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Posted: Sun Jan 29, 2017 2:51 pm
1. ΔU = 310 J

2. ΔU = 0 kJ

3. w = –5.48 kJ
q = +5.48 kJ
ΔU = 0

4. +29.5 kJ⋅mol-1

5. N2H4(l) + H2(g) → 2NH3(g) –151 kJ⋅mol-1

6. 51.2 g

7. 2 and 3

8. no temperature

9. ΔG and ΔSsys

10. +0.683 J⋅K-1

11. 75.9 g

12. 2Fe2O3(s) + 3C(s, graphite) → 4Fe(s) + 3CO2(g)

301 kJ/mol

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Posted: Sun Jan 29, 2017 3:06 pm
Could someone please explain #7 part 5? Thanks

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Posted: Sun Jan 29, 2017 3:39 pm
In an isolated system, neither matter nor energy is exchanged with the surroundings->no change in internal energy->deltaU=0

Got it! Thank you.

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Posted: Sun Jan 29, 2017 3:47 pm
Hi I was also wondering if someone could explain #7 and #9 on quiz one?

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Posted: Sun Jan 29, 2017 3:49 pm
5kJ of energy is the internal energy itself, not the change in internal energy. The question wants to know how much the internal energy CHANGE is. Just because the starting internal energy is 5 doesn't mean anything in an isolated system, because there is no change, so the change of internal energy is 0.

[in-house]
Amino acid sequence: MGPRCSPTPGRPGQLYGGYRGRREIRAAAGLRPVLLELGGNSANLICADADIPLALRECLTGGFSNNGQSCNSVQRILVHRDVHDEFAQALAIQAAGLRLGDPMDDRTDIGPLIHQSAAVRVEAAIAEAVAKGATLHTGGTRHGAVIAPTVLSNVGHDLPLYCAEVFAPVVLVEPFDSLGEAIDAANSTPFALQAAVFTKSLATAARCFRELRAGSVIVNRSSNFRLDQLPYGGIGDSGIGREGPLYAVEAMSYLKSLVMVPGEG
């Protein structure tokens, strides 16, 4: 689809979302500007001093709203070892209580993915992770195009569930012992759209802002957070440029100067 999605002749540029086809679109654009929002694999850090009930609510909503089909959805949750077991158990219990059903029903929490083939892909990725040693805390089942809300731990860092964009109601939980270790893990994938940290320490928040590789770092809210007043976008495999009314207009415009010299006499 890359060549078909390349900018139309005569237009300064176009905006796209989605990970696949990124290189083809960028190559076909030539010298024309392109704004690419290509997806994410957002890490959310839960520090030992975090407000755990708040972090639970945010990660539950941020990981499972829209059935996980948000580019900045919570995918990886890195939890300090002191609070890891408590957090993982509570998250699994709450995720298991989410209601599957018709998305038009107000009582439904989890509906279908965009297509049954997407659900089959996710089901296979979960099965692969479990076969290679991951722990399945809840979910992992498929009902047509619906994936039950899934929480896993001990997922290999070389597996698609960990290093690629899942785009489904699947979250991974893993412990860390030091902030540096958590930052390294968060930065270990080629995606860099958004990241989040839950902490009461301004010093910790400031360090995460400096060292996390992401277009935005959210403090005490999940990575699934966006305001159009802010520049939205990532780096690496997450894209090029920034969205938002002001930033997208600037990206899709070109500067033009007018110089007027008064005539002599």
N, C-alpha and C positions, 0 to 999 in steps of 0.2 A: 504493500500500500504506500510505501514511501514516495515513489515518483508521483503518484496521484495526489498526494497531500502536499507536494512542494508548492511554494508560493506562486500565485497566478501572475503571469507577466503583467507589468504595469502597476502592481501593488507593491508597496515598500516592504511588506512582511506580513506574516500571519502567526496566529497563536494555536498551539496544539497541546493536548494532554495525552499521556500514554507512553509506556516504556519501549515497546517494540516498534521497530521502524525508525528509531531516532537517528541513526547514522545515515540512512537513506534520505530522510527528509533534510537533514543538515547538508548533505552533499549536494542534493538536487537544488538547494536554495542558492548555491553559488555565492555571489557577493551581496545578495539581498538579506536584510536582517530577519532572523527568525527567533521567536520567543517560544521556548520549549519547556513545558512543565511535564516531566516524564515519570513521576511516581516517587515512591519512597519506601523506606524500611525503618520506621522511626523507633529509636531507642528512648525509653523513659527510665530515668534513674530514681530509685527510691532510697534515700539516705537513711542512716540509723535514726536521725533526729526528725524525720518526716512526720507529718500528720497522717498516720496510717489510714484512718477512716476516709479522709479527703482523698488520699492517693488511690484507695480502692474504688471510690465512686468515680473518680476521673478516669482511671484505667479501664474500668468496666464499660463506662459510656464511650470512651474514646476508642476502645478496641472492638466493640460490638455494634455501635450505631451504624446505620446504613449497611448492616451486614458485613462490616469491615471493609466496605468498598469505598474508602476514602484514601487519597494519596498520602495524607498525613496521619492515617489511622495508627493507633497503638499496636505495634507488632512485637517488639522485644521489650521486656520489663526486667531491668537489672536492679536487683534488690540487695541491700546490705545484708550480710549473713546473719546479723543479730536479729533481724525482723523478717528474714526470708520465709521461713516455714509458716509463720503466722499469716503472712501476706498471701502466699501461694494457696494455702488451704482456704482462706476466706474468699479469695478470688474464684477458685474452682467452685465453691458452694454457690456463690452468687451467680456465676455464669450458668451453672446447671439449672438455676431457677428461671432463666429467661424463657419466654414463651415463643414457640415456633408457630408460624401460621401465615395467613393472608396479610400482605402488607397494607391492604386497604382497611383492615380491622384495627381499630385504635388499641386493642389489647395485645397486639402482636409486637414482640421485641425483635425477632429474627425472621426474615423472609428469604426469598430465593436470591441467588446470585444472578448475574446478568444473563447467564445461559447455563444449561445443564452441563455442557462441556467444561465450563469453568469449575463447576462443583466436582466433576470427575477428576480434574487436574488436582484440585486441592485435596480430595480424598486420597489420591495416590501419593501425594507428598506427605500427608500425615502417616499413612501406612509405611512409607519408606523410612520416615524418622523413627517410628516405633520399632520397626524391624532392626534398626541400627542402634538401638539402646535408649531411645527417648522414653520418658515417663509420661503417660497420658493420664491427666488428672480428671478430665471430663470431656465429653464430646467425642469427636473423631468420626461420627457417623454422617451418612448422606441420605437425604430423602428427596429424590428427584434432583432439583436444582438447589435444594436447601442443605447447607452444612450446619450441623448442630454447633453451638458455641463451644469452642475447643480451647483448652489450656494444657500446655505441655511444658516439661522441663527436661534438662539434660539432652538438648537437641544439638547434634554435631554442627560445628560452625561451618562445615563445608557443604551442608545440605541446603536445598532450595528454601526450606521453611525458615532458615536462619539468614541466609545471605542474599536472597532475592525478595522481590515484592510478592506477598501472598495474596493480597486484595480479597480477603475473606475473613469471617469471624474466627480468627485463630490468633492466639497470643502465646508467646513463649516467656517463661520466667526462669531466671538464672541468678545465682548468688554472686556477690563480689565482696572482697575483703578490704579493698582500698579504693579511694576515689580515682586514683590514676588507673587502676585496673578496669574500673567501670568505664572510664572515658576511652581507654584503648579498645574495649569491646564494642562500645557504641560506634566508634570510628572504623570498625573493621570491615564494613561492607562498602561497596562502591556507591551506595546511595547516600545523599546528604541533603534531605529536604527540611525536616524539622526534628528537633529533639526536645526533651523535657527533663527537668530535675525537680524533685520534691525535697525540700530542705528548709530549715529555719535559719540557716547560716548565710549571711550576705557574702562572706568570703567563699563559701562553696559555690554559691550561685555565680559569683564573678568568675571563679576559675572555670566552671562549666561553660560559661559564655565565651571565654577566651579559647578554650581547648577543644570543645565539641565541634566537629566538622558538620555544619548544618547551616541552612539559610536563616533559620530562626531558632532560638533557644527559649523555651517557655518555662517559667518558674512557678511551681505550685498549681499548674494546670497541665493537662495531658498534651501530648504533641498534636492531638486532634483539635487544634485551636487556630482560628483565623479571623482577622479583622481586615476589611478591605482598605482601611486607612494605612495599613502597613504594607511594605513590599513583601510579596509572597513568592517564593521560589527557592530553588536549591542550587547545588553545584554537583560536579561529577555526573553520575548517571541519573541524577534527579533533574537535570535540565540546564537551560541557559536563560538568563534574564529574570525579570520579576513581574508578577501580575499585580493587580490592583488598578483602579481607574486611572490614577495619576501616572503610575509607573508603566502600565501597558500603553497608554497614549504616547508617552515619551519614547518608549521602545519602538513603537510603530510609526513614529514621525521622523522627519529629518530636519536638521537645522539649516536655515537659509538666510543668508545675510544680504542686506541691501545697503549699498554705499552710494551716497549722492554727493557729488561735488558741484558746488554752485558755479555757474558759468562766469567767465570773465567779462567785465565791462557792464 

### Re: Quiz 1 Preparation Answers

Posted: Sun Jan 29, 2017 3:49 pm
Hue_Vo_1D wrote:For #2,

If NEITHER matter nor energy is exchanged with the surroundings in an isolated system, then why does the internal energy goes down to 0? It must have something to do with the long period of time, 100 years? But what happen to the 5kJ of heat as time goes by?

What's the main concept behind this question?

Please read the question. Their is no change in the internal energy, that is why ΔU = 0.

### Re: Quiz 1 Preparation Answers

Posted: Sun Jan 29, 2017 3:50 pm
Sebastian wrote:Could someone please explain #7 part 5? Thanks

5) A glass of water loses 100 J of energy reversibly at 30°C.

This is a decrease in entropy as energy left the system.

### Re: Quiz 1 Preparation Answers

Posted: Sun Jan 29, 2017 3:57 pm
Q9. Degeneracy at a minimum can be 1, never zero.

Changes in state functions of the system are zero when the system returns to the same initial conditions.

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Posted: Sun Jan 29, 2017 4:01 pm
I am also wondering about #9, specifically about ΔS(surr), why is it not 0? Isn't it a state function, too? I know that ΔS(sys) + ΔS(surr) = ΔS(univ) > 0, but that is only for a spontaneous process? Why is #9 a spontaneous process?